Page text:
Last week on the Cardus blog, Jamie Smith's look at the rising generation whose local acts of kindness may, in some instances, signal a retreat from the more "macro" tasks of civic engagement, raised questions about how one best goes about engaging our culture. Do we seek the top-down change from Ottawa (Washington) or the bottom-up change in our neighbourhoods?
I wholeheartedly agree that this is not an either/or scenario. However, acting locally—that is, in a particular place and time—should not be misconstrued as dreaming small.
Dreams, or visions, should be the big pictures that guide the smaller actions of their adherents. A quick look at some examples of the created limitations imposed upon our sight and our ability to act might show that it can't be any other way.
If you've ever climbed a mountain, you'll know that feeling you get when you've reached the peak and you look down from where you've come. Individual trees that once loomed as you zigzagged up switchbacks are nothing more than a distant smudge of green at the tree line far below. As awe-inspiring as the view might be, the experience speaks to an ineluctable limit of our vision: to see the whole, the particulars must lose their particularity.
In 1990, the engineers and controllers of the Voyager 1 spacecraft experienced such limits to a far greater degree than any mountaineer. Back then the spacecraft was a measly 6 billion kilometers from the earth (today it's at about 1.8 x 1010 km and counting) when its cameras were turned back into its wake to capture stunning images of our silent planet. From such a vantage point, the earth looked, as Carl Sagan famously put it, like "a mote of dust suspended in a sunbeam."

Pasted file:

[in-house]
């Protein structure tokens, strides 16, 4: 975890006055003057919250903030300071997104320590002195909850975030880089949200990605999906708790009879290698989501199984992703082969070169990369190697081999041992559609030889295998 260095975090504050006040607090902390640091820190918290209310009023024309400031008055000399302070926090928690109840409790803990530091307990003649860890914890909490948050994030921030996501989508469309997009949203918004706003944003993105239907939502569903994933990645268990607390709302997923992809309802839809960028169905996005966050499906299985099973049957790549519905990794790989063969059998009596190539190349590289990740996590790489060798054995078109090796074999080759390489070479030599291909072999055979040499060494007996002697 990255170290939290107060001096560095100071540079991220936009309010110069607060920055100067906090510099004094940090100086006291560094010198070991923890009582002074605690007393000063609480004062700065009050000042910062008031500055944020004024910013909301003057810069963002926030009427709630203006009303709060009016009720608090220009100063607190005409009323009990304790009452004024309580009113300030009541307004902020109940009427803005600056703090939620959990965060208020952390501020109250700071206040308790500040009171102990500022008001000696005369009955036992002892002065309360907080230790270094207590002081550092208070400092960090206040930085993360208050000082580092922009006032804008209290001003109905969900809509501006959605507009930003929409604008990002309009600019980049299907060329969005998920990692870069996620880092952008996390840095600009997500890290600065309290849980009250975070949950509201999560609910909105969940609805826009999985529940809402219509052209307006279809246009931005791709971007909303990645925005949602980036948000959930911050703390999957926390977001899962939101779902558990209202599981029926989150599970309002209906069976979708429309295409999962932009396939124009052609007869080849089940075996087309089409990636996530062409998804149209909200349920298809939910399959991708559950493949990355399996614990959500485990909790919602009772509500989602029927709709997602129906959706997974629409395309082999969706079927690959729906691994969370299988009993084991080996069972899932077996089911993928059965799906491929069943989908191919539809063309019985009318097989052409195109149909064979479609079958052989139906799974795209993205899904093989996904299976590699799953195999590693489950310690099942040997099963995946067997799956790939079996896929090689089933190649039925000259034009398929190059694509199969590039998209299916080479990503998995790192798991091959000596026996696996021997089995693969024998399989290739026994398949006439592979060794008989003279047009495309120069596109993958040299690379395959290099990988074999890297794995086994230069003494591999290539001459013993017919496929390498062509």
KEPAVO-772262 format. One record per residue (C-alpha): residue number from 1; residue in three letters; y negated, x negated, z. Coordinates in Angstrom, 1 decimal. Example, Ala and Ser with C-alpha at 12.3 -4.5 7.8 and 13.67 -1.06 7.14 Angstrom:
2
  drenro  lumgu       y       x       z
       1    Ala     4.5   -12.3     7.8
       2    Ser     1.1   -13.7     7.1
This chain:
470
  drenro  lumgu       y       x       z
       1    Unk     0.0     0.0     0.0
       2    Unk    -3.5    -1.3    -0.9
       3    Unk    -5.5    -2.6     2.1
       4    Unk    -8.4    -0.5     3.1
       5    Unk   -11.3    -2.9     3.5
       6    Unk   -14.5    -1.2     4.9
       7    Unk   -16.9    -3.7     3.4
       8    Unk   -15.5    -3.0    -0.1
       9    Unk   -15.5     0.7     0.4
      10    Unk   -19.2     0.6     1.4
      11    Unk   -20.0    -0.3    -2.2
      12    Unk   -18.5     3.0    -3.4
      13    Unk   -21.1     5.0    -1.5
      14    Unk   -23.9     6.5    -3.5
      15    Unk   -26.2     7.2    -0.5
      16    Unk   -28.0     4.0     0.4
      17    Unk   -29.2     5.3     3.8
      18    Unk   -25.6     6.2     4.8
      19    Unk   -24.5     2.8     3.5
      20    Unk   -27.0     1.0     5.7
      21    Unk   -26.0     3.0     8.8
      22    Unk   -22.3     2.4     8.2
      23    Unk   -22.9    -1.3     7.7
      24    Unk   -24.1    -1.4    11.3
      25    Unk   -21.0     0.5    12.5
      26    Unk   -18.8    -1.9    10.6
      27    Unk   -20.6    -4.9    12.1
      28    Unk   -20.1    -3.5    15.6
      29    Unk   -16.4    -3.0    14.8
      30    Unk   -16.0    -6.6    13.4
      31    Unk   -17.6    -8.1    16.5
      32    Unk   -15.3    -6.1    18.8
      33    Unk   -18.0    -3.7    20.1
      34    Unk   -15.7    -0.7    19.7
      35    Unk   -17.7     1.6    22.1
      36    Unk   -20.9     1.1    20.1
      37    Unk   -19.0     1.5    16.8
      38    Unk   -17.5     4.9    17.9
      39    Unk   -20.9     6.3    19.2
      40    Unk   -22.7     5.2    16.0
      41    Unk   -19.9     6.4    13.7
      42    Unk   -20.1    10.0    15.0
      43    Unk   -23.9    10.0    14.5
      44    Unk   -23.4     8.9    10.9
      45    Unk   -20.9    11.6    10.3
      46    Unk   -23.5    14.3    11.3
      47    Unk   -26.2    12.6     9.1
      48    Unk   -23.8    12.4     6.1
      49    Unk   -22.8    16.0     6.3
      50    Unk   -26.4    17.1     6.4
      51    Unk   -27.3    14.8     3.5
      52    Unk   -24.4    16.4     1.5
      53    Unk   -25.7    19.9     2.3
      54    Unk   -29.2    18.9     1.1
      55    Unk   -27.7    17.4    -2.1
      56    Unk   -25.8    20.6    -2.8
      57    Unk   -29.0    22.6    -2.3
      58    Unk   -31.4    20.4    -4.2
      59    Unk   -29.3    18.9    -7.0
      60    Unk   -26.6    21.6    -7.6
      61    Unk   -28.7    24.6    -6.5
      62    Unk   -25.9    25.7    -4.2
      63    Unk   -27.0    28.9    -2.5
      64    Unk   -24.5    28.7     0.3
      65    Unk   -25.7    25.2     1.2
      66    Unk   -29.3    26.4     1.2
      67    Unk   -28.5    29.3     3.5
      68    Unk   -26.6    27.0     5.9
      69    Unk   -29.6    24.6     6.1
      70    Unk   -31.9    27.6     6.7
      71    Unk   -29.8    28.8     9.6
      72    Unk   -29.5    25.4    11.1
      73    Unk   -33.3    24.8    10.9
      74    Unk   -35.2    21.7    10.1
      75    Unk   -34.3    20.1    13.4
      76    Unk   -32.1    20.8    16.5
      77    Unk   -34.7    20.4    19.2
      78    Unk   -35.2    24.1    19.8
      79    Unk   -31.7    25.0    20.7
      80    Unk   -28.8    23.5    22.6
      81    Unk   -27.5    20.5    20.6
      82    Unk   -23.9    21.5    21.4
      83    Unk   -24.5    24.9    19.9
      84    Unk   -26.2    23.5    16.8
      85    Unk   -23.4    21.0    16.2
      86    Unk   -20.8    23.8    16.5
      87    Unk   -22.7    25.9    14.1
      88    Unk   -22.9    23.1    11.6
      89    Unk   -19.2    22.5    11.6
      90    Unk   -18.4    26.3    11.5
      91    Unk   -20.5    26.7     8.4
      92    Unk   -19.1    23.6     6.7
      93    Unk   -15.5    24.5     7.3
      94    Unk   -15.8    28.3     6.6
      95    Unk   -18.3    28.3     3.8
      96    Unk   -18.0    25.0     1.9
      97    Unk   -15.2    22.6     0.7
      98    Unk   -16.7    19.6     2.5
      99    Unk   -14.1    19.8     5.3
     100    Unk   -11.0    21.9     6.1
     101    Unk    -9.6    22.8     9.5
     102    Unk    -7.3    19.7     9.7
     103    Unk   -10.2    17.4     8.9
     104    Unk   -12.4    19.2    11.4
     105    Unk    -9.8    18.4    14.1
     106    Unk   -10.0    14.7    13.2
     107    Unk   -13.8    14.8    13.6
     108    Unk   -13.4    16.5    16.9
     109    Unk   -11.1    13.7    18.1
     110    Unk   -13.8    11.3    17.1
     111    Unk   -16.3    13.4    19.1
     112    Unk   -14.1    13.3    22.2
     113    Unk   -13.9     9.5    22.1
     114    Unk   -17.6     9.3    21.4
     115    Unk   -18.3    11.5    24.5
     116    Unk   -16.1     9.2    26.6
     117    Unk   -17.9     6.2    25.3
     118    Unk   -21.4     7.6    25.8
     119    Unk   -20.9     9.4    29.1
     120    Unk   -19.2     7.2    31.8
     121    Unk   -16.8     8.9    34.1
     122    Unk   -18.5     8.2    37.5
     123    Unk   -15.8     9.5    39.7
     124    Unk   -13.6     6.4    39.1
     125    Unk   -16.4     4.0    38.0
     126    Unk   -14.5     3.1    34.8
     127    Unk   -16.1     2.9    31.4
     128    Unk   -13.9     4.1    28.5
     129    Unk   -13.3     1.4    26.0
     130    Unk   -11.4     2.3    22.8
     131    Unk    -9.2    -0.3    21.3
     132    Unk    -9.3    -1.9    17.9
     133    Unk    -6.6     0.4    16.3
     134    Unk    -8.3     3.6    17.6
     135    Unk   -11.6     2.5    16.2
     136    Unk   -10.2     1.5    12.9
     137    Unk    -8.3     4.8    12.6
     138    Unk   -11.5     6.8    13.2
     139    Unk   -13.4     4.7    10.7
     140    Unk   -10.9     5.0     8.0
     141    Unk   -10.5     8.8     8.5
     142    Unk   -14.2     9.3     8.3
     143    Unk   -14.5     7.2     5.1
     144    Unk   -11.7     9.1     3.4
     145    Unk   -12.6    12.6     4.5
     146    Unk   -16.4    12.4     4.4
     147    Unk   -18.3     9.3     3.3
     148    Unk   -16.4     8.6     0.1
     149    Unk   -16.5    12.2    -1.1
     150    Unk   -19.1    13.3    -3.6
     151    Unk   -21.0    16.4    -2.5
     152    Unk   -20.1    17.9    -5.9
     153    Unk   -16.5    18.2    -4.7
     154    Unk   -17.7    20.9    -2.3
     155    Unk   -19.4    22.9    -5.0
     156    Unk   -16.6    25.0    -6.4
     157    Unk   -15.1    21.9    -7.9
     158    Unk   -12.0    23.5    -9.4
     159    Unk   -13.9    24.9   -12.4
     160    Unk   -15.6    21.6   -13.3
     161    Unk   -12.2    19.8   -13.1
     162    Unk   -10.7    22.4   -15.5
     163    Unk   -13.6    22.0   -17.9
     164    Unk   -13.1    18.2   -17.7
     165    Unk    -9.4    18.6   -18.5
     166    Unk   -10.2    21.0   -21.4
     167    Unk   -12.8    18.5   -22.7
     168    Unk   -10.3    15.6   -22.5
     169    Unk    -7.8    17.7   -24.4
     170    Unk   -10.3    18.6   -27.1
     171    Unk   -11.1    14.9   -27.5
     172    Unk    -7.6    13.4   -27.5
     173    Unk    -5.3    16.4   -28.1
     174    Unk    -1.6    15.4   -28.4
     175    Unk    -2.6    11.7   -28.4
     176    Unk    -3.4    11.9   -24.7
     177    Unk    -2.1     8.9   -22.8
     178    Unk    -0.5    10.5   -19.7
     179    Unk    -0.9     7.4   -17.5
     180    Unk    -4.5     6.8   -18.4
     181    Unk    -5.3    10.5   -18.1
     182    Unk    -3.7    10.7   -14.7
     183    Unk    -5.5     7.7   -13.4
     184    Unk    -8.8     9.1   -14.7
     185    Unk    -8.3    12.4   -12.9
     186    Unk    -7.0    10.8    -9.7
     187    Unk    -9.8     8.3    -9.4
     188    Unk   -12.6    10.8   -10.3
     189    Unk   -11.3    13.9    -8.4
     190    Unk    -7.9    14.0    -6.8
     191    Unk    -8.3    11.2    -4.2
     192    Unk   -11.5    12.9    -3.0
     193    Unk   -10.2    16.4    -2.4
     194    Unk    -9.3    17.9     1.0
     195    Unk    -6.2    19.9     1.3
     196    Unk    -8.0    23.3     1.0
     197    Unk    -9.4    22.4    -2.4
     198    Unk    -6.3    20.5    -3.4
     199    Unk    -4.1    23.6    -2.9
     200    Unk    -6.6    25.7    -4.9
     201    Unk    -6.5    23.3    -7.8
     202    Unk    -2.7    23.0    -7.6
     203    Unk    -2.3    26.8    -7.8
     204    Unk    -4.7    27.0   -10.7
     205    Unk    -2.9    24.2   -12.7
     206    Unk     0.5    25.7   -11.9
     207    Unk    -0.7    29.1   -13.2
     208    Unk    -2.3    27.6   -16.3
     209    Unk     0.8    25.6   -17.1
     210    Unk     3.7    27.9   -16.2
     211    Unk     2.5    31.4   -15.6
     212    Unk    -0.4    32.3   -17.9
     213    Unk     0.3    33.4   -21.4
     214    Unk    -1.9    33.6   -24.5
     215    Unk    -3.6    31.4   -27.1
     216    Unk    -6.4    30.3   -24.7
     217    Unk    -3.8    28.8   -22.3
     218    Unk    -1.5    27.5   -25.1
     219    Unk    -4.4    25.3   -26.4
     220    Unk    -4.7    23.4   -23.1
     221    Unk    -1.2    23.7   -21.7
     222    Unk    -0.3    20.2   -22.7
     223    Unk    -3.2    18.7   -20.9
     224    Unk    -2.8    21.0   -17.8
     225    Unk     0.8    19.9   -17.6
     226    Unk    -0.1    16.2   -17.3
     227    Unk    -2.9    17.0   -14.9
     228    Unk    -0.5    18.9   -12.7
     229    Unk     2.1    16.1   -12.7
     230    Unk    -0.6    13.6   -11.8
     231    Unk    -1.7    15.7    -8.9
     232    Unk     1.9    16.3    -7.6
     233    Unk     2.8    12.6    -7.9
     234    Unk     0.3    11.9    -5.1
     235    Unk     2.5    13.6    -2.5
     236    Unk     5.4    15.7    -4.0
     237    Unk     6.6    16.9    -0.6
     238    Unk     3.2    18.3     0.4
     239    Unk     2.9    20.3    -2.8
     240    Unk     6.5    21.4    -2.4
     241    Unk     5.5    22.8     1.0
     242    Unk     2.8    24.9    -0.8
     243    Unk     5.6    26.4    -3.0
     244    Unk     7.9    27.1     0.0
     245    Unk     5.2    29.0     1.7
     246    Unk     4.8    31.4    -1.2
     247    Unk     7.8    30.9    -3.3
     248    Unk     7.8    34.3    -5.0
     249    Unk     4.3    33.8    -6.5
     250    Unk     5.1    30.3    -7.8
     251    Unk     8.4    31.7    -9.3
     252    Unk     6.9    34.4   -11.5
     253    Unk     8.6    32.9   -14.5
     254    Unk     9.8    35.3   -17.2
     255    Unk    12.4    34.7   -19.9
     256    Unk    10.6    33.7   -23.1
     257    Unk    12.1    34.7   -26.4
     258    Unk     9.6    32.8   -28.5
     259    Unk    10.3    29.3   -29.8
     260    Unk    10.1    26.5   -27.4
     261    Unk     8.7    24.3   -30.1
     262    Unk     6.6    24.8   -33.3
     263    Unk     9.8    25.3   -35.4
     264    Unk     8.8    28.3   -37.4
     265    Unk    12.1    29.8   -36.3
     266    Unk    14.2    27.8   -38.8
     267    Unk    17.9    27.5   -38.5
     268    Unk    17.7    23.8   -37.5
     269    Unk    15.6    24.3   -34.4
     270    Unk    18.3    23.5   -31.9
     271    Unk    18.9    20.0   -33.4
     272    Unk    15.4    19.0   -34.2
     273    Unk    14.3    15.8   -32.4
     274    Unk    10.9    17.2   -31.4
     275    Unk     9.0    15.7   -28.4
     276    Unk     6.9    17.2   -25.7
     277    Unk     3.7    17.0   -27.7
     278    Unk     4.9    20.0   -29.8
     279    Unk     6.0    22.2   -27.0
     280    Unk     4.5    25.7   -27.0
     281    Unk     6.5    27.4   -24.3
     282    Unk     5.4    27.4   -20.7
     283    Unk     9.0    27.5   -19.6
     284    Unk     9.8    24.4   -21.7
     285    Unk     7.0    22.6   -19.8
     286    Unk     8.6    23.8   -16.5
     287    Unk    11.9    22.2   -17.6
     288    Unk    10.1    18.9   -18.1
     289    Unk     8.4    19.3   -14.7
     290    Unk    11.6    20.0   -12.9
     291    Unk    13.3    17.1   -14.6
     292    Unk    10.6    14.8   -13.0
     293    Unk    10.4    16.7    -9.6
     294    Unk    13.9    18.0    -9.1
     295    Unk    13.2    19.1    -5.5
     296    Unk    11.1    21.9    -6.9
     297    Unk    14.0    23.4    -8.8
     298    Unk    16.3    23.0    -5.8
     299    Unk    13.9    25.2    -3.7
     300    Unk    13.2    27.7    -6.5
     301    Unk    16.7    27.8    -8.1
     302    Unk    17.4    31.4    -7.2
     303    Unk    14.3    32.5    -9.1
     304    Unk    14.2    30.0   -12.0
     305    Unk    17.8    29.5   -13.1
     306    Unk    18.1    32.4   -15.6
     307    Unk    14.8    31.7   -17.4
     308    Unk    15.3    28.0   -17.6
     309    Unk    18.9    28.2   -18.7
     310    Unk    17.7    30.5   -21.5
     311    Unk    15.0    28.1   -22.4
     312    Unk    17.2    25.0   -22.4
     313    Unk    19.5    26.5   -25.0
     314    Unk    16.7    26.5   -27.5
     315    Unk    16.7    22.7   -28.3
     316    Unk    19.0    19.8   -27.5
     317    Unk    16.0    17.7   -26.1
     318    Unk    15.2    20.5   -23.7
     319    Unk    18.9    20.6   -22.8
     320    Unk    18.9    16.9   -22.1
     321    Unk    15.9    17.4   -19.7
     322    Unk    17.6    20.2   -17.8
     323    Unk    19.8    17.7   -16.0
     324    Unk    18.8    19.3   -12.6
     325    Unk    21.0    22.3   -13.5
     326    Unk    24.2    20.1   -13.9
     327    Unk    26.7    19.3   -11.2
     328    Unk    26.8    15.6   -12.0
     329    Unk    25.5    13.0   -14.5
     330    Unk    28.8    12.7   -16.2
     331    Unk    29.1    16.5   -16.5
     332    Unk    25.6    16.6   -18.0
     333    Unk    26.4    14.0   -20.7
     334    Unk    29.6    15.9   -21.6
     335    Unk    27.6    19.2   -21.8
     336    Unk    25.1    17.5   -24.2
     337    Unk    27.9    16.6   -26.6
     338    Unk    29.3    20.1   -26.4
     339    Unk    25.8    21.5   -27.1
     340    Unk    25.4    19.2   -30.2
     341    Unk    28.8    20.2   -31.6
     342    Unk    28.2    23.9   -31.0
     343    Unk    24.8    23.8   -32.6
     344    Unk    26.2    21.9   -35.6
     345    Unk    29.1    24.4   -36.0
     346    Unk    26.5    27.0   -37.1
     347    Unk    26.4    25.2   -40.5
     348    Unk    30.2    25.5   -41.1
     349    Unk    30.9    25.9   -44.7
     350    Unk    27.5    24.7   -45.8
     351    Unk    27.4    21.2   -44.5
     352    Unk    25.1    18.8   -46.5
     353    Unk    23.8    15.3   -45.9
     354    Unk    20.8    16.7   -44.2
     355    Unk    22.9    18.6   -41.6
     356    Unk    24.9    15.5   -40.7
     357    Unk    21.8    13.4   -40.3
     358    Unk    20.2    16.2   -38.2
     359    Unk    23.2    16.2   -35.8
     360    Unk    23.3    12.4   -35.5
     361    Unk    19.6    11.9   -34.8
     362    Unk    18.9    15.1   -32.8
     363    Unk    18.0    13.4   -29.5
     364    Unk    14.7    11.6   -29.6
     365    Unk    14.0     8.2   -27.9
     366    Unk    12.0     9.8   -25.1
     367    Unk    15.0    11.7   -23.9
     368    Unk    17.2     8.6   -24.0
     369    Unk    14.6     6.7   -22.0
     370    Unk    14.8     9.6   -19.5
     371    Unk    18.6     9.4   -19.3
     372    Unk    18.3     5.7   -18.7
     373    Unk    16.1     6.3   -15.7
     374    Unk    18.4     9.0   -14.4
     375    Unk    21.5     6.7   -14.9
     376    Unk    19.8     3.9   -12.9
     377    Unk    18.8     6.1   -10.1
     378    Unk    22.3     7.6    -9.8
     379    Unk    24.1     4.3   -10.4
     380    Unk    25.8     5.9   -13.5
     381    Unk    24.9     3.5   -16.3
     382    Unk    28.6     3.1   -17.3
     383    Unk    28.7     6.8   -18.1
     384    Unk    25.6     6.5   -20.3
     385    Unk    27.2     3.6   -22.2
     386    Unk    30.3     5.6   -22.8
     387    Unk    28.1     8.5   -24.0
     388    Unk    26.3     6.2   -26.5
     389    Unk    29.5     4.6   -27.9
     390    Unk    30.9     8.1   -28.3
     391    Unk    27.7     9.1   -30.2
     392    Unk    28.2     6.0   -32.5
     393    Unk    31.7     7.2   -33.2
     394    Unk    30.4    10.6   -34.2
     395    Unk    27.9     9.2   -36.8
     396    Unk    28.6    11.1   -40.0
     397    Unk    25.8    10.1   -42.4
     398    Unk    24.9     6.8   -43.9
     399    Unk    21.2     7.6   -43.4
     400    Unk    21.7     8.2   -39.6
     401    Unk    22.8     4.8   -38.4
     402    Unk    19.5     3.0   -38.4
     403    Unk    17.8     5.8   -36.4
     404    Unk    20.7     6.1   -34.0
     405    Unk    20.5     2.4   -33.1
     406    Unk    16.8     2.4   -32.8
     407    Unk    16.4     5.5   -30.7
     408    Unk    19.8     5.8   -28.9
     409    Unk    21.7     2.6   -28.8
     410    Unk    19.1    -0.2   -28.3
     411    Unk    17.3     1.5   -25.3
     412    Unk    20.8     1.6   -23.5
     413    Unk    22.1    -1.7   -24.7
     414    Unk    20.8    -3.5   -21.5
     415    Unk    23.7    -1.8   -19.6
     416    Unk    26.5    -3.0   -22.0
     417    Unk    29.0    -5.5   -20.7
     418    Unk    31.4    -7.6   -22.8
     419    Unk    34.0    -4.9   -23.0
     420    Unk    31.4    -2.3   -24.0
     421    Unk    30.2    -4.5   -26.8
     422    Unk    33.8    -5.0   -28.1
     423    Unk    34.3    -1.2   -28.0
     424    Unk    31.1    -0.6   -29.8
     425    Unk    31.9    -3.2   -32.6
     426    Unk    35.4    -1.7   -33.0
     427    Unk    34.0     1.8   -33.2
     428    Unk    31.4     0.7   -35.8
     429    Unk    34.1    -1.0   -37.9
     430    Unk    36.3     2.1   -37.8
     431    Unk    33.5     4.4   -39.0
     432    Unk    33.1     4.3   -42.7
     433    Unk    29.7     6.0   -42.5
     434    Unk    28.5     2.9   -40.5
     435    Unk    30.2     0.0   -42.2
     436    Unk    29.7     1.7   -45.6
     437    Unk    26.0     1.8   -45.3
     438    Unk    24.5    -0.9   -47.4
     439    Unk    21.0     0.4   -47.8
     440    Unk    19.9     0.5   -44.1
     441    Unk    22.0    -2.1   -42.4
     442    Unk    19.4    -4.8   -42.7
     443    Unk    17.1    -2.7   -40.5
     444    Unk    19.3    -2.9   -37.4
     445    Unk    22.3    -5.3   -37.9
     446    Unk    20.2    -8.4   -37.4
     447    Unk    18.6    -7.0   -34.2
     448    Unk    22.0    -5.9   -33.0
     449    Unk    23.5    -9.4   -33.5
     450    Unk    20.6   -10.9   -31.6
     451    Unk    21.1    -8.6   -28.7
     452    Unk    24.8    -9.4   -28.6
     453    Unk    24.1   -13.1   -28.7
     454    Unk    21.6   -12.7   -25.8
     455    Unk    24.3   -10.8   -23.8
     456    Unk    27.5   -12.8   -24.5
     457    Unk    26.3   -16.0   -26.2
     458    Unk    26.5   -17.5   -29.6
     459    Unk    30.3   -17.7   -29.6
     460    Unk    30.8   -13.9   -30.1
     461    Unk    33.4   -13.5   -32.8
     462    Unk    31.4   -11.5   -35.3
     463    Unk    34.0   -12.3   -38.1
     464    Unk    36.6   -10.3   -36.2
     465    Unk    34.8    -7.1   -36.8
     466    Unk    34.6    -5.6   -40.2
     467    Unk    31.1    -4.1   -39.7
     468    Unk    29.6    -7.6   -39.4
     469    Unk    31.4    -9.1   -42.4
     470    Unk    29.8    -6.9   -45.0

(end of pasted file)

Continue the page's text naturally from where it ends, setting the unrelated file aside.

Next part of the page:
Sagan would go on to reflect upon how this large glimpse at our smallness should move us—no, not towards a collective assuming of the fetal position, but to a love of our planet as an interconnected whole. Why? Well, it's all we've got:
There is perhaps no better demonstration of the folly of human conceits than this distant image of our tiny world. To me, it underscores our responsibility to deal more kindly with one another and to preserve and cherish the pale blue dot, the only home we've ever known. (Pale Blue Dot: A Vision of the Human Future in Space)
Sagan's hope for increased responsibility, morality, and ethical living are all good things for which his worldview gives no proper foundation; however, this clarion call to live the good life, as steeped in quasi-mystical, quasi-religious language as it is, is shared by many who now have access to images of our earth that Dante could only imagine.
But already the duplicity of the word vision is apparent: it is both the vision of the astronaut as well as that of the mystic or prophet, the vision of the one who sees the earth from a spatial distance and the one who sees the better society from a temporal distance. Yet the limits upon both types of vision are similar. Their size demands a certain fuzziness, a certain blurring of distinctions. The generalized and abstract "big picture" can only be realized, that is, made real, when the particulars come into focus. Space must give way to places, humanity to humans.
So it seems that the first step to realizing big dreams involves a coming down, a grounding in a particular here and now. Wendell Berry, a Kentucky farmer and man of letters whose work focuses upon a call to meaningful and loving action on the earth, repeatedly argues that an abstract love for the whole must give way to action in the particular; he writes that our love for the world cannot be "any kind of abstract love (adolescent, romantic, or "religious"), which is probably a contradiction in terms, but particular love for particular things, places, creatures, and people, requiring stands, acts, showing its successes and failures in practical or tangible effects" ("Imagination in Place).
Small actions in particular places that are motivated by big dreams are difficult, to be sure. P.J. O'Rourke once quipped: "Everybody wants to save the world, but nobody wants to help mom with the dishes." Yet the truth remains, the big dream is good despite the challenges of particular responsibilities.
The language of cultural transformation and culture war is now passé, and perhaps rightfully so if we are to remain free of hubris and to live the truth in grace, in humility, in love. But if we are to tread lightly in our particular places, we should still carry a big dream. Indeed, to dream small would surely be a rout.